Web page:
Mentally very jaded? Not Arsène Wenger, apparently. The manager did his utmost to suggest that his description of his players’ mindset during their collapse at Bayern Munich did not apply to him, as he emphatically declared that he intends to continue managing – although not necessarily at Arsenal.
That caveat is, of course, deeply significant. The thing is, no one other than Wenger can be certain of what it means. It was the first time that the Frenchman has openly entertained the notion of leaving the club that has become his kingdom over the last 20 years.
So perhaps a degree of weariness has, in fact, taken hold of him? Or maybe he is coming to grips with the realization that staying on his throne beyond this season would risk escalating the revolt of supporters who once viewed him universally as the most benign and enlightened of dictators but now see him as an obsolete ruler who needs to abdicate or be ousted.
On the other hand, maybe mentioning the possibility of coaching elsewhere was intended to jolt fans who have been complaining about being sick and tired of Wenger.
“Arsène Knows” used to be said with triumphant reverence by Arsenal fans but now the fact that he works in mysterious ways grates on the increasing number who see him as a fallen idol. Having said that, although his end-game remained murky, his immediate intention could not have been clearer: 36 hours after his latest humiliation in Munich, Wenger strode forth with the objective of proving that, for now at least, he remains a leader full of cheer and fight.
He was no longer the haggard figure who appeared on screen after Wednesday’s ordeal in Germany, when an agonizing Martin Keown, perhaps his most reluctant critic, suggested that the manager had reached “his lowest point”. Back then Wenger looked so haunted by the realization that his life’s work is unlikely to end as he wished, that people who know the 67-year-old well detected an unprecedented inclination to limit damage to his legacy by slipping gently into retirement. But now Wenger sought to chase away that notion with hearty vim. “No matter what happens I will manage next season, whether here or somewhere else,” he said, a man seeming neither jaded nor broken.
He was upbeat and defiant and he talked about upholding team spirit and his values; he was a leader keeping his head while all around him are losing theirs; a Frenchman showing English folk how to maintain a stiff upper lip. It was a consummate performance that nearly made one forget the traumatized figure from the Munich disaster or the fuming oaf who shoved a fourth official at the Emirates only a month ago while giving vent to almost King Lear-esque rage.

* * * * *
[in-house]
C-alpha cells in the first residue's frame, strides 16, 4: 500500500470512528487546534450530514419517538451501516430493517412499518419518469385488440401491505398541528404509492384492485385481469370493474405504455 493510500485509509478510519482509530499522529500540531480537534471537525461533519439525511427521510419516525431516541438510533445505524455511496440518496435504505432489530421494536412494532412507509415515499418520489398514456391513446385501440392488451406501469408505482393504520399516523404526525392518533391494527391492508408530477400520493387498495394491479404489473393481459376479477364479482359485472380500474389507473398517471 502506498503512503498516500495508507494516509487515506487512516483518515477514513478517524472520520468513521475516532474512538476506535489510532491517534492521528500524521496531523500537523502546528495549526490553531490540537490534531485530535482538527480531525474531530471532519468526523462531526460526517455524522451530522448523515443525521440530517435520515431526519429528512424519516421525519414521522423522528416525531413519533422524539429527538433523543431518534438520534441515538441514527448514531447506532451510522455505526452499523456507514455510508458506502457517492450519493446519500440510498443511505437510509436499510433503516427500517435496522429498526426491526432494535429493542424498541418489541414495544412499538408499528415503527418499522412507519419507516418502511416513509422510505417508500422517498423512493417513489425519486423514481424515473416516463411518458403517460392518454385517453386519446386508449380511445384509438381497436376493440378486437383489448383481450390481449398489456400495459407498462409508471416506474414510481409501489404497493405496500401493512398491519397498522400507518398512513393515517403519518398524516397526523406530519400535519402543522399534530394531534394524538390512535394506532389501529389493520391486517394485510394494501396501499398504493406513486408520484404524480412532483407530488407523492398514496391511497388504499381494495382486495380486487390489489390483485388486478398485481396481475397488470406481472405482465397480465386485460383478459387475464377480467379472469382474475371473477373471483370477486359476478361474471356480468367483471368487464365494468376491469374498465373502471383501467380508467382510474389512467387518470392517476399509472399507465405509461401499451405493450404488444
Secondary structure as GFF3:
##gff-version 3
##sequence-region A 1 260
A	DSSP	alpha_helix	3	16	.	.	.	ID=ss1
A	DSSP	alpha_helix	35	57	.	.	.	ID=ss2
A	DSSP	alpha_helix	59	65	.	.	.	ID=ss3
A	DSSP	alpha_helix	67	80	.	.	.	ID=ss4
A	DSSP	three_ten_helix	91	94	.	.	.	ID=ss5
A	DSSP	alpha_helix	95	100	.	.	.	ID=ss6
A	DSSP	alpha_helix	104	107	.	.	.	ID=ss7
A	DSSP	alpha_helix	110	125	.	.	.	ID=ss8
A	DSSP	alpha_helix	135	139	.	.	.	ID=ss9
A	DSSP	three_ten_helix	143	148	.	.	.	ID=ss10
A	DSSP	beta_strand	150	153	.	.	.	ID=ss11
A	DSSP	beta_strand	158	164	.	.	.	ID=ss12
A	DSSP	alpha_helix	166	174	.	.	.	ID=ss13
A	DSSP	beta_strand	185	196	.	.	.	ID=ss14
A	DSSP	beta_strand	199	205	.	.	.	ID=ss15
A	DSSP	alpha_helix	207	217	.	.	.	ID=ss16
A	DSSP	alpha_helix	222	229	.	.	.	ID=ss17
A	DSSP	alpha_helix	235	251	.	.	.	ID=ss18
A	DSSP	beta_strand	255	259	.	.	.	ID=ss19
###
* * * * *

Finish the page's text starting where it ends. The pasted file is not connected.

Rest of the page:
But, of course, as he sought to calm choppy waters he left one big doubt lingering. For how long will he keep all this up? He said he would not decide whether to accept Arsenal’s offer of a new two-year contract until March or April. “My personal situation is not important,” he said like a selfless club servant with concern only for the greater good.
On one level that was exasperatingly disingenuous: how could his personal situation not be important to the club when over the last two decades the club and his personal situation have been bound to each other almost like the pope and the Vatican, or Willy Wonka and his chocolate factory?
Given that, is delaying an answer until near the end of the season not the very opposite of selfless? If he intends to leave, surely the most gallant thing to do would be to trigger a kind of Article 50 as early as possible to allow the club to prepare for the momentous change ahead and ensure as successful a post-Wexit Arsenal as possible? Stringing the club along would be the sort of toying an incorrigible tyrant might enjoy.
Alternatively, it could be that Wenger, seemingly a control freak who issues decrees on everything from the menu in Arsenal’s canteen to the number of years Theo Walcott will be given to reach his potential, has decided to delegate authority for making the biggest decision in the club’s recent history.
He intimated that the question of whether he stays or leaves could be answered by the way his team ends the season. That would mean placing his fate in the hands of his players – the players he has been accused of mollycoddling to the point that they cannot think under pressure, the selfie-stars of a dressing room that critics say he has all but cleared of strong characters in order to consolidate his power. Will they – can they? – finally summon the fortitude to show through their performances that the manager who keeps sending them out to play the one true way is not a hopeless case?
It is hard to know quite what, to Wenger, would constitute a compelling argument to stay at this point: would being on course to win the FA Cup and secure a top-four spot suffice again? Or would it take something truly extraordinary this time, such as overturning the first-leg deficit against Bayern or surging past Chelsea at the top of the Premier League?
“Even if I go, Arsenal will not win every single game in the future, we have to accept that,” he said. “If you look at the history of Arsenal, the club had less Champions League games in its history than I had in my career before I came. It’s not like before I arrived Arsenal had won the European Cup five times. They had played maybe 10 games in the whole history.
“So you have to put things into perspective. In the last 20 years only three clubs have played every season in Europe: Arsenal, Bayern Munich and Real Madrid. That means that although everything is not perfect, not all is wrong.”
Why the history lesson? Might it have been a warning to the Wenger Out brigade to be careful what they wish for? Probably it was simply a reminder that, irrespective of what fans want him to do now, Wenger and his future deserve to be debated with respect.